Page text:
Rahul Gandhi, President of the Congress party, surprised both supporters and rivals with a tweet from his Hindu pilgrimage to Kailash Mansarovar in September.
The waters of lake Mansarovar are so gentle, tranquil and calm. They give everything and lose nothing. Anyone can drink from them. There is no hatred here. This is why we worship these waters in India.#KailashYatra pic.twitter.com/x6sDEY5mjX
— Rahul Gandhi (@RahulGandhi) September 5, 2018
The freshwater lake is fed by the Kailash Glaciers near Mount Kailash in Tibet and is a religious place for many.
This was the first instance of any Congress president, or perhaps any prominent Indian politician, undertaking the arduous pilgrimage to what is considered the abode of Lord Shiva in Hindu mythology.
Devotees visit Mount Kailash (at an altitude of 6,600 meters in the Tibetan autonomous region of China) in the belief that circumnavigating it on foot brings good fortune.
Gandhi has made numerous visits to temples since he took over as party chief last December.
It has been widely believed that the leaders of Bhartiya Janta Party (BJP), the right-wing outfit in power in New Delhi, frequently visit Hindu shrines to assert their Hindu nationalism, to promote their “Hindutva”, or loyal devotion to the Hindu way of life.
Critics are of the opinion that they use the Hindutva plank as a distraction to divert people’s attention from issues ranging from farm distress to unemployment.
Gandhi seems to have punctured the BJP’s over-riding claim to Hindutva by shredding its secular image for something being called “soft Hindutva”.
Abdul Shaban, Professor at Tata Institute of Social Sciences (TISS), Mumbai, says: “Congress leadership seems to be desperate to resist the BJP’s concerted effort to label it a Muslim party.”
To counter the Congress strategy, the BJP upped the ante and pressed into service its hardliner Hindutva man, the head priest and chief minister of Uttar Pradesh Ajay Singh Bisht, for poll campaigns.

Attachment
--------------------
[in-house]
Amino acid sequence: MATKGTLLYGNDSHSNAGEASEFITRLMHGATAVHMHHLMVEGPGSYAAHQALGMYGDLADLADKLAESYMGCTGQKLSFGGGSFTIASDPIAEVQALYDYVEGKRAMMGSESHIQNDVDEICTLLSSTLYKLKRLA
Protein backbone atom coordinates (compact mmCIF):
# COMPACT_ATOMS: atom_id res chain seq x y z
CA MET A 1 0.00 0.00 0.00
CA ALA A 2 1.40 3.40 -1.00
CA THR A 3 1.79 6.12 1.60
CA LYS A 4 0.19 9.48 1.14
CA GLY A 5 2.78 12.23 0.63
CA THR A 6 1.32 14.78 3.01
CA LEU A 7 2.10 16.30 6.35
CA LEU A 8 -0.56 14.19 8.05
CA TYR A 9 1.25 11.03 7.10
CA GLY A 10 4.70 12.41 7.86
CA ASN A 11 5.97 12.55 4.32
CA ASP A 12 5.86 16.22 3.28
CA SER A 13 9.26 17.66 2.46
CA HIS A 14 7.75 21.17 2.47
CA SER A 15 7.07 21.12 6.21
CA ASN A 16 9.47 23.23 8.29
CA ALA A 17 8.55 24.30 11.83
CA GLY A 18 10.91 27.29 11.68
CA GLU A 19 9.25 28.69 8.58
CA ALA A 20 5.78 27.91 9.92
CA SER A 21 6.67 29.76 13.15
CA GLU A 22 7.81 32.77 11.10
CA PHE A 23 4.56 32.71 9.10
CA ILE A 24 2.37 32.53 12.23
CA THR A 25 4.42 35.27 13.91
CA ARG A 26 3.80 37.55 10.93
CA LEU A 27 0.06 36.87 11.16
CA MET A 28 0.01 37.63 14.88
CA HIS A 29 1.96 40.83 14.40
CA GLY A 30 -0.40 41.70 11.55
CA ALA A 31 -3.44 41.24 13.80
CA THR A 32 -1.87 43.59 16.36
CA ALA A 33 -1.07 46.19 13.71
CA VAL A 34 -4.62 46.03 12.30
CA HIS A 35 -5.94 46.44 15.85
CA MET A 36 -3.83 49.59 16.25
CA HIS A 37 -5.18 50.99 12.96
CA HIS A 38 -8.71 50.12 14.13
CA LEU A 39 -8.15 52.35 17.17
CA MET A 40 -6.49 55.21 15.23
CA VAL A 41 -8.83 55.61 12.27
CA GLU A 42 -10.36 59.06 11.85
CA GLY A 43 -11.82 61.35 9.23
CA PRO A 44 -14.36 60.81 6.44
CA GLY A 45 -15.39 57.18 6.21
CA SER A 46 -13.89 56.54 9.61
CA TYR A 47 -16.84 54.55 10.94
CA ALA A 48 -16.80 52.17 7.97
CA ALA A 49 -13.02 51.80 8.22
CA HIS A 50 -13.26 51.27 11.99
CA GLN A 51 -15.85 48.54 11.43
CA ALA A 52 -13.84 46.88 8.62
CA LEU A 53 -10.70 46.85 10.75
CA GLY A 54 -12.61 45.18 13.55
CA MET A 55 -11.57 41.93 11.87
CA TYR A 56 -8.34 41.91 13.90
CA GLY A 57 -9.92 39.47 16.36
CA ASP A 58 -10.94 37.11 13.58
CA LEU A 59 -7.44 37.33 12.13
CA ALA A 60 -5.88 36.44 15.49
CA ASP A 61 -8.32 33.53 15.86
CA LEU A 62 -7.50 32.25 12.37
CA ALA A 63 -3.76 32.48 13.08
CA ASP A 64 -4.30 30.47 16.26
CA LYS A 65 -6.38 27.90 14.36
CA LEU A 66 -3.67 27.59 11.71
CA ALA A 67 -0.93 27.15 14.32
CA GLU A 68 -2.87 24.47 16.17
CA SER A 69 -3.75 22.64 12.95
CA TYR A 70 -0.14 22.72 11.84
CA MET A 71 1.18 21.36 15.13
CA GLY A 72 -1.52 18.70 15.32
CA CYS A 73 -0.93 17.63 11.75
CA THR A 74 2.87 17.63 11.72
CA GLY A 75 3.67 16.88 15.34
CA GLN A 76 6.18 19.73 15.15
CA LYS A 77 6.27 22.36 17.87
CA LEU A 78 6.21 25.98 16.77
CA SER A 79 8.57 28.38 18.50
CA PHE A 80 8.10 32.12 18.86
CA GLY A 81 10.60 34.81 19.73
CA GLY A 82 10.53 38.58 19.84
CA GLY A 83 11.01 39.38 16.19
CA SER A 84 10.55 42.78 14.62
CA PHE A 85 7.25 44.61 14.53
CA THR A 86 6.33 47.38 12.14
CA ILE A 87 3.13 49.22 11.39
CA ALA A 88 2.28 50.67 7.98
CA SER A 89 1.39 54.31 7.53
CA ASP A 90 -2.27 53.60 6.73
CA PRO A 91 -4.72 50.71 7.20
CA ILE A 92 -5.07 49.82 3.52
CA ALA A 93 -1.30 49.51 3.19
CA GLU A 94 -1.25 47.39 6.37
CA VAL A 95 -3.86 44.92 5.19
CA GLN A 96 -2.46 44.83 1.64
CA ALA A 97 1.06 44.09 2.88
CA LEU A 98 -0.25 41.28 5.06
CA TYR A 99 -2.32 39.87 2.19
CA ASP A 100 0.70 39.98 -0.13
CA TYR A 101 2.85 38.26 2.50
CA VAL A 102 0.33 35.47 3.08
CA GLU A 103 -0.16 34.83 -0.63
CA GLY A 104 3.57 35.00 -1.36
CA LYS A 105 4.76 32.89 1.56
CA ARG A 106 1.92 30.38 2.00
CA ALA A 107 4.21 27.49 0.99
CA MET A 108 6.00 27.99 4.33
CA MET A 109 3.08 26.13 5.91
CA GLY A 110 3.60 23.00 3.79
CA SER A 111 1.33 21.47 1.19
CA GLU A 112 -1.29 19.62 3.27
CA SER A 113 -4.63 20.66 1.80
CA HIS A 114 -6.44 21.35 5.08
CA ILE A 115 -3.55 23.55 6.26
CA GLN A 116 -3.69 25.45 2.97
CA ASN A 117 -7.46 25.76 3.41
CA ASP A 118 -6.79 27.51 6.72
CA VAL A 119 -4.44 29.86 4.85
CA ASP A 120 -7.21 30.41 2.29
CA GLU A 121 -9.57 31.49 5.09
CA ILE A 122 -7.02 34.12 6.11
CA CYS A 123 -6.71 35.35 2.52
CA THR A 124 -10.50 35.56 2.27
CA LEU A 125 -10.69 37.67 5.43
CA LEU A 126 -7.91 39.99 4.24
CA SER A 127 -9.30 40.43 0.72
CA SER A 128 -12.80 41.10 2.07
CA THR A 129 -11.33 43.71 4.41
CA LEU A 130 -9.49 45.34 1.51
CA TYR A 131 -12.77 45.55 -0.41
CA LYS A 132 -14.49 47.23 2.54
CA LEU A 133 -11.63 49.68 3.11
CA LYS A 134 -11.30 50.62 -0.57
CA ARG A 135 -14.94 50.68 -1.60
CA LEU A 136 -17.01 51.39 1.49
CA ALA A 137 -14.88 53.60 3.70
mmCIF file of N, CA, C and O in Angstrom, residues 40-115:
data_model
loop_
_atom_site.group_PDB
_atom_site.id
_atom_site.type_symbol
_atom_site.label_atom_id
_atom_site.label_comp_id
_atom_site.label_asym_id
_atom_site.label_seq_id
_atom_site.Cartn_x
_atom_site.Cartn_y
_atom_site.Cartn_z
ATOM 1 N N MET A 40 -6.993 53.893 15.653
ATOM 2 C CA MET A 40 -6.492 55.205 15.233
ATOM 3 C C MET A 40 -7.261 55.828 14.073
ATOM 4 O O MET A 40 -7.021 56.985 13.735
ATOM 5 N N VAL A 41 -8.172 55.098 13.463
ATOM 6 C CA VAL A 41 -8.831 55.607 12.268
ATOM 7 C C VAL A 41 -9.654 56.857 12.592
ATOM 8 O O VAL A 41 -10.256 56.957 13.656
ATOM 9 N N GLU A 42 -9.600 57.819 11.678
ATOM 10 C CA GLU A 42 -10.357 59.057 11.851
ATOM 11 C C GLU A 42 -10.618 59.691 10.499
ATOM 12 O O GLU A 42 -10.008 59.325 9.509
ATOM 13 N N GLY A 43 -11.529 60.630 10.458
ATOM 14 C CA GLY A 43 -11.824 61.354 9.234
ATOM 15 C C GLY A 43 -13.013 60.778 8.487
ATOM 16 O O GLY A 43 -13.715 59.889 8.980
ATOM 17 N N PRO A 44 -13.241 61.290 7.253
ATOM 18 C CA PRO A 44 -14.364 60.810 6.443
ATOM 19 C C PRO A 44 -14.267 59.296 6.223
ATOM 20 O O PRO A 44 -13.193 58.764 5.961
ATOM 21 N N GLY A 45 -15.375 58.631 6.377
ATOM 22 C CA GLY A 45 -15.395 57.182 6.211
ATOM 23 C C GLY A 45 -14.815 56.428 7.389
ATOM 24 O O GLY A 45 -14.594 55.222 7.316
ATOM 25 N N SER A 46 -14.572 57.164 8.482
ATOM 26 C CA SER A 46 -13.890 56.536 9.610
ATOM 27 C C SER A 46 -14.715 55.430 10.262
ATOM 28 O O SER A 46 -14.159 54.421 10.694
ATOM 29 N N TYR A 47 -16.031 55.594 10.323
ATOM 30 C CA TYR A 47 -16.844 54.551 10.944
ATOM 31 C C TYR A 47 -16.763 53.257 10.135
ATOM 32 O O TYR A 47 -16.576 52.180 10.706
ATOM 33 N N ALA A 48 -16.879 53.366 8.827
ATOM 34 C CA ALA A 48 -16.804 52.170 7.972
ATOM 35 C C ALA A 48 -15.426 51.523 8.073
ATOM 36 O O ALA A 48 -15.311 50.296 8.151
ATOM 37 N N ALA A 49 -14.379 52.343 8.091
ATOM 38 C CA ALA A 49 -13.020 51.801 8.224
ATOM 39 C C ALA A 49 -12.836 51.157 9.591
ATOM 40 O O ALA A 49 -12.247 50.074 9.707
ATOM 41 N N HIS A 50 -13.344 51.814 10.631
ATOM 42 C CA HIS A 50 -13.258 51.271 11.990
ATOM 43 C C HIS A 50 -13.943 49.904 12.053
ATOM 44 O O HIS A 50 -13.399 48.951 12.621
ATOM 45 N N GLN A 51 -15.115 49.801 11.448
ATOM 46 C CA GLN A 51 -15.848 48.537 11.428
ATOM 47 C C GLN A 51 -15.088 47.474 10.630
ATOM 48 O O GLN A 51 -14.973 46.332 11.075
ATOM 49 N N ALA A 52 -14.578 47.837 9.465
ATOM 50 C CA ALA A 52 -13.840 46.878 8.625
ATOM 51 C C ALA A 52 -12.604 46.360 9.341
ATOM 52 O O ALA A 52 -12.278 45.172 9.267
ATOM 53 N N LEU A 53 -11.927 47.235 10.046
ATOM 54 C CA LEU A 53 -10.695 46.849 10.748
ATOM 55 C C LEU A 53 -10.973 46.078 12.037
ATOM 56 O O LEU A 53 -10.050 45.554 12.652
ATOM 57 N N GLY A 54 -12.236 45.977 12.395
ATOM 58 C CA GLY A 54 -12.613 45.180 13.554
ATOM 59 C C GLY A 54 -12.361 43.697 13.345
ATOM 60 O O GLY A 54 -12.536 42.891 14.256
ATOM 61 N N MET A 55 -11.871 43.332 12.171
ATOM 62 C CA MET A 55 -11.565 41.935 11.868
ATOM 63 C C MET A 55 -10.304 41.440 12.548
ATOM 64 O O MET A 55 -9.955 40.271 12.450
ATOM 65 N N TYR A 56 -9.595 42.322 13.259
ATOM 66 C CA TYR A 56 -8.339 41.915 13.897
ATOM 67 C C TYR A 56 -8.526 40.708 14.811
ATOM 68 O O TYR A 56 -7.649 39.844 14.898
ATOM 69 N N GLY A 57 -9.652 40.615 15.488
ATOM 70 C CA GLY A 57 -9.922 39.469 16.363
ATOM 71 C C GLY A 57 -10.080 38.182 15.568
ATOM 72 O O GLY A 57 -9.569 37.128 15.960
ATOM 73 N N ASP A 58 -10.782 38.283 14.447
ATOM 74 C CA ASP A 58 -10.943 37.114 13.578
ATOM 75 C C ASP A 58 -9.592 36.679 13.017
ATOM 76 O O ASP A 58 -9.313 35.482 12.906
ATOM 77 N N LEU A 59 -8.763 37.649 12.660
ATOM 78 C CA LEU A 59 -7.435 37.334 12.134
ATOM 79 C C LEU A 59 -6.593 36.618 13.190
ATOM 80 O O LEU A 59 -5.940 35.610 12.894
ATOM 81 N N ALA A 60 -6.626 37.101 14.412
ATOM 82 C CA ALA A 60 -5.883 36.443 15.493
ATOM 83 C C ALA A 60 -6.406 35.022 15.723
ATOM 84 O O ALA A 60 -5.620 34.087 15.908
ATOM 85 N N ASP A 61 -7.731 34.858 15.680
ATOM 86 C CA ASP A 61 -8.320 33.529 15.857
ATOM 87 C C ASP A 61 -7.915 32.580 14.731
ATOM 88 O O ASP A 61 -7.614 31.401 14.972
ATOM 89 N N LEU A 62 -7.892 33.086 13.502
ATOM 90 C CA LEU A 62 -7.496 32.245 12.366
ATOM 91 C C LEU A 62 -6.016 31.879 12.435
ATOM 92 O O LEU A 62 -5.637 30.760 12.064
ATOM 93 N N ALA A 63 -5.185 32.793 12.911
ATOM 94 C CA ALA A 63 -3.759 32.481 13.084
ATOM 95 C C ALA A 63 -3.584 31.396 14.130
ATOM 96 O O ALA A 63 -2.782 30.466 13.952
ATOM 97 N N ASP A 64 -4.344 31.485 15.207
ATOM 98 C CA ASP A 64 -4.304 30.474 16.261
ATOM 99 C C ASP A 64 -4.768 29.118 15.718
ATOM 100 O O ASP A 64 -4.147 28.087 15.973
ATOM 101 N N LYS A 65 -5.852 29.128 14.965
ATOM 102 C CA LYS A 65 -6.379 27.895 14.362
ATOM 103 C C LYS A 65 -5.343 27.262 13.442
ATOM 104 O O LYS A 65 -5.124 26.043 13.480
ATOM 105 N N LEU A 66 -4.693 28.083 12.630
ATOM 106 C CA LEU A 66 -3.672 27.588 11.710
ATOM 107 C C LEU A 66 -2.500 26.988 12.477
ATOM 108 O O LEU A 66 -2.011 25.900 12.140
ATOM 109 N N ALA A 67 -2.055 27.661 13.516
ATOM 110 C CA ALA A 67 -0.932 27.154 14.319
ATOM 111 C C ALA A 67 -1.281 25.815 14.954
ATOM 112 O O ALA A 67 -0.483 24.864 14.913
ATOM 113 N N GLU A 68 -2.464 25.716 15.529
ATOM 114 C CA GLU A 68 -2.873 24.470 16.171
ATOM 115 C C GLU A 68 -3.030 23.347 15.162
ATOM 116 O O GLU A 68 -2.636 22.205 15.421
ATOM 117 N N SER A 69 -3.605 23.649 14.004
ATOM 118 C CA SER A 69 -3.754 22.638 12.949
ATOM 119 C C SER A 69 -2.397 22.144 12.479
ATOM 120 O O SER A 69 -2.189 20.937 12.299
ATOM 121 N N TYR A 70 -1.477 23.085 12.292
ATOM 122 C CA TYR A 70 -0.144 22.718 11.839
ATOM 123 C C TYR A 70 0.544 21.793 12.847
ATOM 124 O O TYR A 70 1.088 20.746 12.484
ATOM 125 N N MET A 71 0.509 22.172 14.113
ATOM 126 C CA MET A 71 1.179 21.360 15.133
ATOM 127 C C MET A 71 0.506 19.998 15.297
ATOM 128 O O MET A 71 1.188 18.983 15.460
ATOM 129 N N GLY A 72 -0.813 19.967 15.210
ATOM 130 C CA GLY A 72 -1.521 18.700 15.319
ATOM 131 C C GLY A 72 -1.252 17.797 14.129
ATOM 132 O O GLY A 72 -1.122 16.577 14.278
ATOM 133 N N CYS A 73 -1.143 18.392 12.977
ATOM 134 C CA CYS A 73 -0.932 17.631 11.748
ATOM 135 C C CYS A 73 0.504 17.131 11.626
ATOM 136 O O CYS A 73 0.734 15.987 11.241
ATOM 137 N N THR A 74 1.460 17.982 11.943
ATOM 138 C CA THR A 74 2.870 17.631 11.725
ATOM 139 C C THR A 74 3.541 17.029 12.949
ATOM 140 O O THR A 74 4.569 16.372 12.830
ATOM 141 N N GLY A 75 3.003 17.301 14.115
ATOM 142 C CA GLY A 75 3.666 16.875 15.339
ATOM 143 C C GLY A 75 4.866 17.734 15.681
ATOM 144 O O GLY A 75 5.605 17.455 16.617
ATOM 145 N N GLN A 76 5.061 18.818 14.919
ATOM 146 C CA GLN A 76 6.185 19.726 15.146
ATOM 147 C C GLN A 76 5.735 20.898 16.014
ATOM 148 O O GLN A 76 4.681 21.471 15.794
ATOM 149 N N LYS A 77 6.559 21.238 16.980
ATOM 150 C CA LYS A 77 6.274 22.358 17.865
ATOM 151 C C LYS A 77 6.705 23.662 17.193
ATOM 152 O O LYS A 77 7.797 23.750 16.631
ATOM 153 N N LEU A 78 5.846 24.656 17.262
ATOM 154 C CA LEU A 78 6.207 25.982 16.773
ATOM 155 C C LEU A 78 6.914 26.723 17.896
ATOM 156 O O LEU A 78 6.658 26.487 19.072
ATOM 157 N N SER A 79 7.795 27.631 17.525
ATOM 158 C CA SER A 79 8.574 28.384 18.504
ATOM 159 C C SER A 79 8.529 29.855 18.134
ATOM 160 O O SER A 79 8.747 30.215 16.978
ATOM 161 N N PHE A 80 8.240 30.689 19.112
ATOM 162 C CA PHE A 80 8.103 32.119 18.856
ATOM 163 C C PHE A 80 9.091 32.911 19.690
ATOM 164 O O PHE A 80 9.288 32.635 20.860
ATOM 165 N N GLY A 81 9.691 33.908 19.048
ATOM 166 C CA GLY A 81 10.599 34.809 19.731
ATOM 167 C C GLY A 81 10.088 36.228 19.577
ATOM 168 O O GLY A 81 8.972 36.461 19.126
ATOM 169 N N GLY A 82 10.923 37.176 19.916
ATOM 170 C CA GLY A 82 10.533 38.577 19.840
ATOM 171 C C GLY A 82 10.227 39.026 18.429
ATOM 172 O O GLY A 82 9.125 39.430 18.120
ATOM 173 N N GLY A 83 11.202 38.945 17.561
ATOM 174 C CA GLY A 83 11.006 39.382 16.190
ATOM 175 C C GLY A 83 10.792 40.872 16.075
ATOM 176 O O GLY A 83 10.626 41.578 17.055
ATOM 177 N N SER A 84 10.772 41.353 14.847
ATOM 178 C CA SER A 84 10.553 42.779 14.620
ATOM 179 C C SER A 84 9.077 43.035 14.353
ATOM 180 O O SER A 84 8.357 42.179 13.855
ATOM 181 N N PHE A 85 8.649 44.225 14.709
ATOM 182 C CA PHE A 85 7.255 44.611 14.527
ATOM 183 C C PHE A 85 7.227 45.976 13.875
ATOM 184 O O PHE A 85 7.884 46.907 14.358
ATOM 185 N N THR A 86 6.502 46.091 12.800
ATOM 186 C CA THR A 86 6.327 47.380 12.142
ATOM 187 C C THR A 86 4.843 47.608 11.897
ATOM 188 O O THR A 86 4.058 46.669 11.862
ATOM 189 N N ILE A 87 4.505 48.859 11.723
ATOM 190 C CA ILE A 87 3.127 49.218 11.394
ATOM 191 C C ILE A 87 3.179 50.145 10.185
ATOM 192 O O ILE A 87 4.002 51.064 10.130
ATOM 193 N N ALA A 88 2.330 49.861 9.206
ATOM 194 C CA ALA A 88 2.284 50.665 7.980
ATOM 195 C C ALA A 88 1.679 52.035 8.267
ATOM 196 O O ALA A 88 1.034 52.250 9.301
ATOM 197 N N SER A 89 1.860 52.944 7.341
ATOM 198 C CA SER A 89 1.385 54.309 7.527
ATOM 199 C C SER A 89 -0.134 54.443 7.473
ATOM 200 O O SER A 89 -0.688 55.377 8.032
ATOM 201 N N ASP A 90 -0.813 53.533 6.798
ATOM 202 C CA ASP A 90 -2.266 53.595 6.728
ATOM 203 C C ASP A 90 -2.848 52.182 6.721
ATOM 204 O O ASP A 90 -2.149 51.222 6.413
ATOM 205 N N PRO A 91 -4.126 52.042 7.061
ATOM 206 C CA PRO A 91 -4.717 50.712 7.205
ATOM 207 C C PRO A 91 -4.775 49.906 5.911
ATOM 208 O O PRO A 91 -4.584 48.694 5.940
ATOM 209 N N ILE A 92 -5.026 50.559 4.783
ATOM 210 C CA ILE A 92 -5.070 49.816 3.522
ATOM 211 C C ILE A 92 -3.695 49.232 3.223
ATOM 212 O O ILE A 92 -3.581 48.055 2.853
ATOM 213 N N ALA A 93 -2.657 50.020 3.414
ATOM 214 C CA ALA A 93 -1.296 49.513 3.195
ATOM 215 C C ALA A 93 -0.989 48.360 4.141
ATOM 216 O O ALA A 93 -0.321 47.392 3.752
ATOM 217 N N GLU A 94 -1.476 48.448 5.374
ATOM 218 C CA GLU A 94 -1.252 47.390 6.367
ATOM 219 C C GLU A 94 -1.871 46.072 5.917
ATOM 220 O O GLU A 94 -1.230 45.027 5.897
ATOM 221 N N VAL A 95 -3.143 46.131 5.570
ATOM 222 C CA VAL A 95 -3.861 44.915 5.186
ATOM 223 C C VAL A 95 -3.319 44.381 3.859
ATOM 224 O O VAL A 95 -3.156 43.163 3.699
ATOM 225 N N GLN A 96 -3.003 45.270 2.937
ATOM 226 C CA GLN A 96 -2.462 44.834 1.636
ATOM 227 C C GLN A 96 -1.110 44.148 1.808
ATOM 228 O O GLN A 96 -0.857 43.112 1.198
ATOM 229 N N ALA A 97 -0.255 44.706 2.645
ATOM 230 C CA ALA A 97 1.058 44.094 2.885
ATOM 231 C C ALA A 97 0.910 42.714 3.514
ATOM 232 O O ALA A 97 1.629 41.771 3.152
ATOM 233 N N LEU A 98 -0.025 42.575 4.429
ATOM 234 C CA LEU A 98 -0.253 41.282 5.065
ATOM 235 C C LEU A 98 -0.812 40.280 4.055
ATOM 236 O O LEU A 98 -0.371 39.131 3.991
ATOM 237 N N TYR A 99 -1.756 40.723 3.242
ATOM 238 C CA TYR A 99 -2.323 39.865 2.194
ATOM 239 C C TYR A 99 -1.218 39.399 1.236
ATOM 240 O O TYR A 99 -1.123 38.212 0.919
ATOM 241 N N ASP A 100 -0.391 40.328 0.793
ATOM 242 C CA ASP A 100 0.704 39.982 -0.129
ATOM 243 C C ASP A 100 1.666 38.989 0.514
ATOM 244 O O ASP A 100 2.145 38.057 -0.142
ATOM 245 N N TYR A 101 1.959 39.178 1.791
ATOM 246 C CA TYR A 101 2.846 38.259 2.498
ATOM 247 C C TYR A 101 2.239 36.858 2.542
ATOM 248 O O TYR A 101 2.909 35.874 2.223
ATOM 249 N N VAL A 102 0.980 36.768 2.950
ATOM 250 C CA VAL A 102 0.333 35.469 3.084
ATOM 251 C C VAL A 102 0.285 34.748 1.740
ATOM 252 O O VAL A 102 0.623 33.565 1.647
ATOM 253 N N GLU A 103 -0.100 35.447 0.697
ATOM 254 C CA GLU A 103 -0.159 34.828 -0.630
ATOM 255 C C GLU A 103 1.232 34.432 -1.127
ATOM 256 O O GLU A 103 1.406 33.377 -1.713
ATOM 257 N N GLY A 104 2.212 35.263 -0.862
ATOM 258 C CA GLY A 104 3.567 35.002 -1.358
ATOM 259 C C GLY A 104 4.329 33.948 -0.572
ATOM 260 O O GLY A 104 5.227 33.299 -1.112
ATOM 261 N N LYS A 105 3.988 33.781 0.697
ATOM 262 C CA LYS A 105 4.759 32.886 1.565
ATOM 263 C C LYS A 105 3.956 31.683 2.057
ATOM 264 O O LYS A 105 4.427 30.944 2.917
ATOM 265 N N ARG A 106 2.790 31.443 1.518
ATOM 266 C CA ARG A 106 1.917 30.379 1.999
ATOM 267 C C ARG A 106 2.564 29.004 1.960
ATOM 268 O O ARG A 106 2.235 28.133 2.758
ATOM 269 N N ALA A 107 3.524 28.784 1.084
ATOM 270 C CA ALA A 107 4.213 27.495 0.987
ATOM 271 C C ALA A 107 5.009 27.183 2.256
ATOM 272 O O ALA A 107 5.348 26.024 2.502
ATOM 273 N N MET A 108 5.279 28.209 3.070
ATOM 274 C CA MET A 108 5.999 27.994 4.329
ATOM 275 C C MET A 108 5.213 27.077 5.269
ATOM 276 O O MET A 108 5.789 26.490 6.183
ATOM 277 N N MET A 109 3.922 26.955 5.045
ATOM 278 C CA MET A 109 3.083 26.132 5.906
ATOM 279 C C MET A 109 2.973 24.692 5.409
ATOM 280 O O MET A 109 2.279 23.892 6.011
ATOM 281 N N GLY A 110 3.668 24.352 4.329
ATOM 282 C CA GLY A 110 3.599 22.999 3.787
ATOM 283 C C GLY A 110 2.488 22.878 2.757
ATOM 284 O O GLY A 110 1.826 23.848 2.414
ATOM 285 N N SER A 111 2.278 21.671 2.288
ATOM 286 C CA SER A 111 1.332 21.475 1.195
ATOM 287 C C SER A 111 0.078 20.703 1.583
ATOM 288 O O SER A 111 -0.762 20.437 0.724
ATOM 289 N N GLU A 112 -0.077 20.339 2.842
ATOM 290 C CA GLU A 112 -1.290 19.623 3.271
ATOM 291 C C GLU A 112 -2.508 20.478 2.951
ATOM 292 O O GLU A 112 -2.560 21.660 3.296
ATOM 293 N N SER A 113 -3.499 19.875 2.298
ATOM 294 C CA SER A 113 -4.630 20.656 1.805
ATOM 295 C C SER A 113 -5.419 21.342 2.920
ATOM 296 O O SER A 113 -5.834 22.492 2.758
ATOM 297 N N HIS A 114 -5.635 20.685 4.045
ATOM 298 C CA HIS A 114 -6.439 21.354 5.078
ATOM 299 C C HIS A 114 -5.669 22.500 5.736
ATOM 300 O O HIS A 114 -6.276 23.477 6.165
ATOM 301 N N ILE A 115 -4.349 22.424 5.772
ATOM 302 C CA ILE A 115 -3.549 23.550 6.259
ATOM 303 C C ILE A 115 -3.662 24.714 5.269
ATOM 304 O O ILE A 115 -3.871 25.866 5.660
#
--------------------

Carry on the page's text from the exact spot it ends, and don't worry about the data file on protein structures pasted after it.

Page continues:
Nevertheless, last week Congress won elections by defeating the BJP in the Hindi heartland states of Madhya Pradesh, Rajasthan and Chhattisgarh.
Losing these elections, touted by some as the semi-finals for the upcoming 2019 general elections, is a major set-back for Prime Minister Narendra Modi ,who seeks a second term in only a few months.
Badri Narayan Tiwari, Professor at GB Pant Social Science Institute, Prayagraj, Uttar Pradesh said: “Soft-Hindutva wins over the hardline Hindutva. With this narrative, Congress occupied (a) level playing field in the game which helped it to make the plight of the farmers and youngsters as electoral issues. This has changed the political discourse and will also force the BJP to revise its strategy ahead of (the) general elections.”
The Congress party’s soft Hindutva approach, along with its focus on core issues, has rung BJP alarm bells. Now, the party is reportedly holding internal meetings to fast-track corrective action before it is too late, according to one senior BJP leader.
Political analyst Shivsharan Geharwar said: “Results of these states indicate BJP is set to lose many of its seats across India. Worst performance is expected in the crucial Uttar Pradesh unless it changes its strategy.”
In the last general election in 2014, the BJP took 282 seats out of 543 nationally, and 71 out of 80 in the most populous state of Uttar Pradesh.
However some analysts feel that by choosing to take on the BJP over Hindutva, the Congress has ignored its core ideology, something which may cost it in the long run.